"To me, a good waiter could be a good recruiter or project manager because it's all about multitasking and customer service," he says.
"It doesn't necessarily have to be just one page," Iacopelli says of resumes. "Brevity is good, but the more experience you have, the longer it can be ... but no longer than three pages!"
He also advises not to bother with a cover letter, unless it's requested. Online applications go into a recruiting database and cover letters have to actually be searched for.
He's a fan of bullet points and encourages people to start with a summary, not "objectives." "I need to know quickly what your skill set is, not what you want from the job. If you get past me, you can talk about that in other interviews."
Should You Disclose Your Status When Job-Seeking?
Just how much should a job seeker say about gaps in employment history? Iacopelli says, "Don't get too personal or detailed. Keep it brief and vague -- 'I took time off to attend to personal/family matters' is enough."
Disclosure about HIV or any other health concern is a big no-no. In most states, it's illegal for the interviewer to ask. Iacopelli says an applicant should never volunteer information.
Criminal records are a different matter. All job offers are contingent upon the applicant passing a background check, and most applications ask, "Have you ever been convicted of a violation of any law or ordinance other than a traffic violation?" A lie will be revealed in the background check, and the applicant won't be hired. Applicants who are honest and disclose it, Iacopelli says, are usually hired.
Be OK With Who You Are
Charlotte Moore, director of programs for Renaissance Social Services, Inc., has gone from working for the phone company while struggling with alcohol and cocaine addiction to following 12 steps to sobriety. After her experience in recovery, she began pursuing a Bachelor of Arts in human development, a certification as an Alcohol and Drug Counselor, a Master of Arts in counseling, and then became a licensed professional counselor. Now she's working on her doctorate in counseling supervision and education. And all of that while working, sometimes two jobs.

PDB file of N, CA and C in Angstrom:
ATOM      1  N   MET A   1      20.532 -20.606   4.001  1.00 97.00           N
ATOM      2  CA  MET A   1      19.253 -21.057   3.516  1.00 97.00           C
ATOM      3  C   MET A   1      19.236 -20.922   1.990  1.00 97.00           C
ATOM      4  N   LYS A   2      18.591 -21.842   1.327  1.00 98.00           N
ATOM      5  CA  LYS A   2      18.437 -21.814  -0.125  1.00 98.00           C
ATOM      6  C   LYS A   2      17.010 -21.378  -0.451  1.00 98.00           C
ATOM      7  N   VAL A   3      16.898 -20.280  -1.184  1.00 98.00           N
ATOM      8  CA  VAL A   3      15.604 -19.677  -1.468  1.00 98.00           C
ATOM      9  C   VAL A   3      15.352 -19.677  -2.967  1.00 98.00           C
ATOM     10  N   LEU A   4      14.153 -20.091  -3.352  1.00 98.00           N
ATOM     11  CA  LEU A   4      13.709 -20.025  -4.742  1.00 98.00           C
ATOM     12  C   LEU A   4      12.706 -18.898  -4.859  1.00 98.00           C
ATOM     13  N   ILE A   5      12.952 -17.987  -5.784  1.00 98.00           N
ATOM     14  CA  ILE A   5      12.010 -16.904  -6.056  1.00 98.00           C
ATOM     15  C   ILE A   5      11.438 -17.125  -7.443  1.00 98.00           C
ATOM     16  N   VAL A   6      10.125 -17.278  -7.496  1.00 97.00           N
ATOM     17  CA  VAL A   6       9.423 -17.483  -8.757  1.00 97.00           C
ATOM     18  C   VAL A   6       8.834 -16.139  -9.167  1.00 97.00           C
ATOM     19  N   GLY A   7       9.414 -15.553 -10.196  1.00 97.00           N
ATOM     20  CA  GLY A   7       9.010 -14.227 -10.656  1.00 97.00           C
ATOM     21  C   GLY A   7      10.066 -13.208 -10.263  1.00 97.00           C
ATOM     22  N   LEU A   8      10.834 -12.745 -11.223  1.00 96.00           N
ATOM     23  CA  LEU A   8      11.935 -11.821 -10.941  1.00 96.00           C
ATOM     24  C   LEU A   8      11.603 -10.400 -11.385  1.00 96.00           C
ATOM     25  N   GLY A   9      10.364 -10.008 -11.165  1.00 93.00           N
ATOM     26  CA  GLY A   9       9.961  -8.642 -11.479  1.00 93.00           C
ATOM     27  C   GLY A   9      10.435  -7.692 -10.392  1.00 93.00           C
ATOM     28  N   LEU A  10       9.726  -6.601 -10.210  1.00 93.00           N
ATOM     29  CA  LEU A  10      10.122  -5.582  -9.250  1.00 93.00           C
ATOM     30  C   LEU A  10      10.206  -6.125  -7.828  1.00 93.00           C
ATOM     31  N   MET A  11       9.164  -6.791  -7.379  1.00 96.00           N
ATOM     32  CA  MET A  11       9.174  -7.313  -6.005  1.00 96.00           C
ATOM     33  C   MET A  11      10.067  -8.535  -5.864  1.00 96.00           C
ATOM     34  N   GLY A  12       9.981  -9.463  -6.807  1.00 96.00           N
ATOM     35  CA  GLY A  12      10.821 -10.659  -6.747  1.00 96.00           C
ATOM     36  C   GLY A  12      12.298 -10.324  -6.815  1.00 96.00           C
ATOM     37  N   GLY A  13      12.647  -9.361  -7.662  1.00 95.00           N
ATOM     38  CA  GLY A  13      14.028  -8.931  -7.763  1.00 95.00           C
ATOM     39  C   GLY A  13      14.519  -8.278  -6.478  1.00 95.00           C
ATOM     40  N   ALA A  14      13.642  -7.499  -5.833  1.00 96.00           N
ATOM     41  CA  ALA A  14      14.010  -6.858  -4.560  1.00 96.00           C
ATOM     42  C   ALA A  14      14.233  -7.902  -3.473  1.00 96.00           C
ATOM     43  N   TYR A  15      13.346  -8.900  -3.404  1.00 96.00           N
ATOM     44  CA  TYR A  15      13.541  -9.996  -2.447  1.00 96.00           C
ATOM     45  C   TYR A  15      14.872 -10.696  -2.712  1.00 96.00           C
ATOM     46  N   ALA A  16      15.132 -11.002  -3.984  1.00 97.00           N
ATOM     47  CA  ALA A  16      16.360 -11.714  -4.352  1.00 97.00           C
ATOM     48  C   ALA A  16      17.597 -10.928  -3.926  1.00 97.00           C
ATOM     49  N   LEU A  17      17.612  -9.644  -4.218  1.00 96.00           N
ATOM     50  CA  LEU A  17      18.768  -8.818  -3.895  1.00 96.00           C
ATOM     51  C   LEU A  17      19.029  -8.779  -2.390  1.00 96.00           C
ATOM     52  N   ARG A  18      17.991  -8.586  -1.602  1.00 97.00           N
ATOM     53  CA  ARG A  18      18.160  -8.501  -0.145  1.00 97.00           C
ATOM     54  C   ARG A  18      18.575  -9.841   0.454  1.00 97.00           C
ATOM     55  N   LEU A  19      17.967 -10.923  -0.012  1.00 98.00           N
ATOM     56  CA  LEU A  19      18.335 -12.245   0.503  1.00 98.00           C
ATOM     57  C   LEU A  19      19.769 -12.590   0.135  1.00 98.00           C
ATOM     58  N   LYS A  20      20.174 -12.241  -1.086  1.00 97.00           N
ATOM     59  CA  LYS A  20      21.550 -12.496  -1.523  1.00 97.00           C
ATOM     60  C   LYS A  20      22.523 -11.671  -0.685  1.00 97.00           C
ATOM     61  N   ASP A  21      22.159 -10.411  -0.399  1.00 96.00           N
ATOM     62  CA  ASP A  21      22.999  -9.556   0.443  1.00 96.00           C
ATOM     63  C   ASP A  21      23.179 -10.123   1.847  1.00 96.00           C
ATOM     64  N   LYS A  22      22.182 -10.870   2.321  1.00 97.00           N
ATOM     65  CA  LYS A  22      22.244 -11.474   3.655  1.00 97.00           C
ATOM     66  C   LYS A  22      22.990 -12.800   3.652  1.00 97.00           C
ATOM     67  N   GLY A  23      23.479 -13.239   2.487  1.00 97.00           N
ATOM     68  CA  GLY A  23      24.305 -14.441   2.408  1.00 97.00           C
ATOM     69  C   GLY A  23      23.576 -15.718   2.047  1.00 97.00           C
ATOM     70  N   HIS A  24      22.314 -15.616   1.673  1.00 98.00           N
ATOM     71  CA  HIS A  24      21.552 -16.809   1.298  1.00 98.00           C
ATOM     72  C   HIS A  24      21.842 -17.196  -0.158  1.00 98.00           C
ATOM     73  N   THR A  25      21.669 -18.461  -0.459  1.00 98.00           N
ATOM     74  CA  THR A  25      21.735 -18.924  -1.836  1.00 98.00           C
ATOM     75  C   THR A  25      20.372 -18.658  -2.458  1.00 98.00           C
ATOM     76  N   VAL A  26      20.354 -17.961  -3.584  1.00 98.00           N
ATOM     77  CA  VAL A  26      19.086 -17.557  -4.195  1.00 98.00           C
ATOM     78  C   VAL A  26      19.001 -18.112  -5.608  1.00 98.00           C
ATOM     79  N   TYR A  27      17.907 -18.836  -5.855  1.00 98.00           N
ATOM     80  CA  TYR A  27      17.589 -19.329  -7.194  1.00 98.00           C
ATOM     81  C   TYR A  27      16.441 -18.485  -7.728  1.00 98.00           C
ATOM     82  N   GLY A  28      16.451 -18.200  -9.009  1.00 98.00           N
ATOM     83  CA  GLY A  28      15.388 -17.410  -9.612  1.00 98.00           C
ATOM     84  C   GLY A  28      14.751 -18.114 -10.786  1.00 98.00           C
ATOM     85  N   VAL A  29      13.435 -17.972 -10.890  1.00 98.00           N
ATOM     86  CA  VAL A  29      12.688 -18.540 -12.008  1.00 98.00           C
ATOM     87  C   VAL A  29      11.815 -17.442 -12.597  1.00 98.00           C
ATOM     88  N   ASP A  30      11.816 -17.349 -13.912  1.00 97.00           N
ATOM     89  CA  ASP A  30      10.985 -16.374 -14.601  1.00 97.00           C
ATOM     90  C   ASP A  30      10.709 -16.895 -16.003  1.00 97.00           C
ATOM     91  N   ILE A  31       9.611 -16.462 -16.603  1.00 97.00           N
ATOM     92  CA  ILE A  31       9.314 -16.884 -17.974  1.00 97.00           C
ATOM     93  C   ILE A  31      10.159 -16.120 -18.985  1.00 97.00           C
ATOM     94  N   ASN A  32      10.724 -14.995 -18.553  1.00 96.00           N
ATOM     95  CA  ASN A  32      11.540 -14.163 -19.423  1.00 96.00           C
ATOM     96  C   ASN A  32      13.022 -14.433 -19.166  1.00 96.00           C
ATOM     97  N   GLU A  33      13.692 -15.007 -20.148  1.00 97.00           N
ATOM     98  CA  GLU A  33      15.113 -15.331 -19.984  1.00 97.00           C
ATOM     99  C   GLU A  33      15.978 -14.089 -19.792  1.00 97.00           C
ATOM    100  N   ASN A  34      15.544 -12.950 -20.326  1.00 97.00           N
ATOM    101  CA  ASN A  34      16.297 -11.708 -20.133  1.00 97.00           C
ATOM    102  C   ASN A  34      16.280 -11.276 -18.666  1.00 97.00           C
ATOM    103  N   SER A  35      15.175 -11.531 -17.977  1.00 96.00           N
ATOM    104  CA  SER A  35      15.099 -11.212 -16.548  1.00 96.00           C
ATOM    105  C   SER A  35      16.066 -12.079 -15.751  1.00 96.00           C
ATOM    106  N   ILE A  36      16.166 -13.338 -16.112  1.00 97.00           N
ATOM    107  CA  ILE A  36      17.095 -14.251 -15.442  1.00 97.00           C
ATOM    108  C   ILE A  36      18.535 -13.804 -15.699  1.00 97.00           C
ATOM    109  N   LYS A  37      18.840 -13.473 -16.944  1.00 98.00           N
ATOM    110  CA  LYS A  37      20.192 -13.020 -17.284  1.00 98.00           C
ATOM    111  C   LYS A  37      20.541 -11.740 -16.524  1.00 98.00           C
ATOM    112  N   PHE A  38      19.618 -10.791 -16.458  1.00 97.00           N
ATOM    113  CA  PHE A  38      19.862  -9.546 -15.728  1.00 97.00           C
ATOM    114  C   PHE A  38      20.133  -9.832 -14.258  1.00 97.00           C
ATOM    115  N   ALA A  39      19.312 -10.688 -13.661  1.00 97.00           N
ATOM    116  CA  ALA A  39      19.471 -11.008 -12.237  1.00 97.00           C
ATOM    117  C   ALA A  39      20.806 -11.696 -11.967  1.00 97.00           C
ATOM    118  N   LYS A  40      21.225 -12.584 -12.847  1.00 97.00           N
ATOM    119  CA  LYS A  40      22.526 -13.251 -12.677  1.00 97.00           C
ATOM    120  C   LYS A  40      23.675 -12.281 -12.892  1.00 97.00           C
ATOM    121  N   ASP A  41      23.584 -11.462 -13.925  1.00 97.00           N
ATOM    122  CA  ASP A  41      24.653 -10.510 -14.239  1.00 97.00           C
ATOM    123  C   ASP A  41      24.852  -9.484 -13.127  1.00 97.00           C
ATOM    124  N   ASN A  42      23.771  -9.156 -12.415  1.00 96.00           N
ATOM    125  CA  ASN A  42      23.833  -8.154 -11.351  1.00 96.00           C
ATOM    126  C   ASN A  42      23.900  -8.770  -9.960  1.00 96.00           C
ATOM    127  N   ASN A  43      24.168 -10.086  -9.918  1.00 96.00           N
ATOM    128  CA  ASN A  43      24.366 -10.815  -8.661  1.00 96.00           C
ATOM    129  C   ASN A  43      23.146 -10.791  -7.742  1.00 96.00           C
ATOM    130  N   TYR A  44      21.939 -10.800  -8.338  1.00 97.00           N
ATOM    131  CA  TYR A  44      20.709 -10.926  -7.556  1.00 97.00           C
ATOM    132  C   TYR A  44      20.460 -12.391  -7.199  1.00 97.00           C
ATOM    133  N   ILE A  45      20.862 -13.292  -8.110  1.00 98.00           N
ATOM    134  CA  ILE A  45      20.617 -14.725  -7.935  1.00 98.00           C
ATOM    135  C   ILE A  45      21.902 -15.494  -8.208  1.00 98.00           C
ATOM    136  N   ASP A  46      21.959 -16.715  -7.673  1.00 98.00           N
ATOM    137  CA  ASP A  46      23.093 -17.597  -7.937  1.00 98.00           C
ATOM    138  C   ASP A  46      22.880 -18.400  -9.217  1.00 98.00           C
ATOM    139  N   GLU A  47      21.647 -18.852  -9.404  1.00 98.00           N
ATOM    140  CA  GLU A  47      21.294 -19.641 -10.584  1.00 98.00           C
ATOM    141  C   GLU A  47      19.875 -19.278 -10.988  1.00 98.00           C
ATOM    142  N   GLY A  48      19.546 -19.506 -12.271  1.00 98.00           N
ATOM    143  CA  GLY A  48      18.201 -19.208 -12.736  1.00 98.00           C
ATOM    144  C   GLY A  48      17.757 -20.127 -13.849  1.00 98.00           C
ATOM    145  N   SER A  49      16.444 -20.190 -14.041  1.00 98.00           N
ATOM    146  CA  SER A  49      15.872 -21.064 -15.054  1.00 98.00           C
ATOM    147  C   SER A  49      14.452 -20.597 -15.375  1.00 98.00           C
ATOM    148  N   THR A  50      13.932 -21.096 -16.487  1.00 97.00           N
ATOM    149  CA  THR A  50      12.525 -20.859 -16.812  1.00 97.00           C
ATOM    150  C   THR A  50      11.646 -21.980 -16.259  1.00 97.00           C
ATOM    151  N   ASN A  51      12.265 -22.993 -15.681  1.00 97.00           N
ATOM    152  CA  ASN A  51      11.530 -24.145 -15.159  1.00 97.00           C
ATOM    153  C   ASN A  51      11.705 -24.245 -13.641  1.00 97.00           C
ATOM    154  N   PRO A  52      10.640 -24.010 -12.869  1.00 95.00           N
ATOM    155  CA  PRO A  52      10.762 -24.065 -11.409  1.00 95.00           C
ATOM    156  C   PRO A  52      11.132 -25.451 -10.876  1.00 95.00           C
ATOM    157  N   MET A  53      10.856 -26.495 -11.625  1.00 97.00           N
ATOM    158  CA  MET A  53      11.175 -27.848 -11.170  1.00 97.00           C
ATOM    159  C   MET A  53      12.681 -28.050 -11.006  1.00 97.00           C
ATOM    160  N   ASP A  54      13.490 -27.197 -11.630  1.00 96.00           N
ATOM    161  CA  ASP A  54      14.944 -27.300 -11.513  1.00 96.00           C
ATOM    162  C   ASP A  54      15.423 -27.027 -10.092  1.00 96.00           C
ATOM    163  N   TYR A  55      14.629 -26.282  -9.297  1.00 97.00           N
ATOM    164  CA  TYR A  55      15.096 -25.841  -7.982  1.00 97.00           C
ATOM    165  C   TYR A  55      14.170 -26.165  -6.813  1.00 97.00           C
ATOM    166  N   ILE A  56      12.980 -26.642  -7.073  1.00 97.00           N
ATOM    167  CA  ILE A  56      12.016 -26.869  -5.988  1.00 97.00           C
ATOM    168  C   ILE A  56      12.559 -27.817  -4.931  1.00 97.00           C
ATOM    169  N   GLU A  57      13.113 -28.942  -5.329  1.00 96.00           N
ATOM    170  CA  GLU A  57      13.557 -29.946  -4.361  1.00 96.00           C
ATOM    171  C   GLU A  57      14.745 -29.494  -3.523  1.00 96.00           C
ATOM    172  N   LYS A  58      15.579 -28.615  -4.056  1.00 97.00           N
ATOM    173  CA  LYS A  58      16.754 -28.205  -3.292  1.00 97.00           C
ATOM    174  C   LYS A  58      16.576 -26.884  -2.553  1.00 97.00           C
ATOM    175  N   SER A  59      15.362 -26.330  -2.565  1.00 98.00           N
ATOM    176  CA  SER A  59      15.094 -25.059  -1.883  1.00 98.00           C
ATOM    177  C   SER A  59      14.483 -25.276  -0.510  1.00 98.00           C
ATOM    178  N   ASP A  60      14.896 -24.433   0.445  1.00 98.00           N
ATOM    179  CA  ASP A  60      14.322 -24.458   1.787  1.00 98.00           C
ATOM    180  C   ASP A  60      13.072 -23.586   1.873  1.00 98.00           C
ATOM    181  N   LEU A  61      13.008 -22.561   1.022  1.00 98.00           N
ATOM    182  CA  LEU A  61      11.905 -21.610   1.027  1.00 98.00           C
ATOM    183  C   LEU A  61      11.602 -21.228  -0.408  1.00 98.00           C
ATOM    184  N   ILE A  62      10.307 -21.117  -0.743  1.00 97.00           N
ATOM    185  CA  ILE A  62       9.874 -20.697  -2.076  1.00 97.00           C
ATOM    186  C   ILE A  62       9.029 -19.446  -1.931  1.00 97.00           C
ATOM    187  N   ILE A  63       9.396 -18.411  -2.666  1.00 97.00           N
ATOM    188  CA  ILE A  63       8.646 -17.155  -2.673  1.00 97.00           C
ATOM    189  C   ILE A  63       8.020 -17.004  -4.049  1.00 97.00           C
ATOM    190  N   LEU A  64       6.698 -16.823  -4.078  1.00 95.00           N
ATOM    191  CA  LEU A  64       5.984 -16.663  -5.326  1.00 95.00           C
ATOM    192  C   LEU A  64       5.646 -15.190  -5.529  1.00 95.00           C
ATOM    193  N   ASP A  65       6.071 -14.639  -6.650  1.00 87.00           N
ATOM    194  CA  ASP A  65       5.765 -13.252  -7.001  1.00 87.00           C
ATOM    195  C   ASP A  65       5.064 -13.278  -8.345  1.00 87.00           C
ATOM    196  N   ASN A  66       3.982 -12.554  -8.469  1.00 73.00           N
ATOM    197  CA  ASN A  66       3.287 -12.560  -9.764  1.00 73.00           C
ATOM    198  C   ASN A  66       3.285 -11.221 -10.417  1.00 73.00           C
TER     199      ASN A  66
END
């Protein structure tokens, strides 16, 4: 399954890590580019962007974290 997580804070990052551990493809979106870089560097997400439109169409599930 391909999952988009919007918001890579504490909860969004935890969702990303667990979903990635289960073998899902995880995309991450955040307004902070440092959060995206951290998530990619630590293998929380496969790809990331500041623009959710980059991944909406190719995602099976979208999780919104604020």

As an African-American lesbian, Charlotte has experienced discrimination from many angles. But that has never stopped her, either as a job applicant or an employer.
"When I hire people, I hire with a purpose," she explains. "How is that person going to fit with teammates, but also how are they going to fit with the clients we serve. We ask about backgrounds -- you can't ask specifically, but you can ask open-ended questions that'll get you where you need to be."
"I know what it feels like to have people look at you like you're a piece of trash," she says. "I've been homeless, I've been addicted -- to feel worthy enough to have someone actually hire me or teach me a skill, well, at that time, that was way beyond my dreams."
Moore believes that while life experience may be important, people who haven't had addictions or been homeless can be just as effective as counselors if they're true to who they are, because that's what clients pick up on.
"Be yourself. Be OK with who you are. Be honest about who you are," she says. "I'm a dissertation away from my doctorate and I needed all that to get where I am today, but I also need the experiences of my past to remind me there's a better way and I'm not going back."
Either or Both
It seems clear that a case can be made for balance between education and experience. Your best bet may be to be open to all lessons, no matter the source. Perhaps Benjamin Franklin knew best when he said, "Experience is the best teacher, but a fool will learn from no other."
Sue Saltmarsh has worked in the HIV/AIDS field for over 20 years, the first 10 as an herbalist and energy therapist at Project Vida, the last six as a writer and copy editor for Positively Aware magazine. She is now a freelance writer and editor and is also able to devote more time to her passion as founder and director of the Drive for Universal Healthcare (DUH).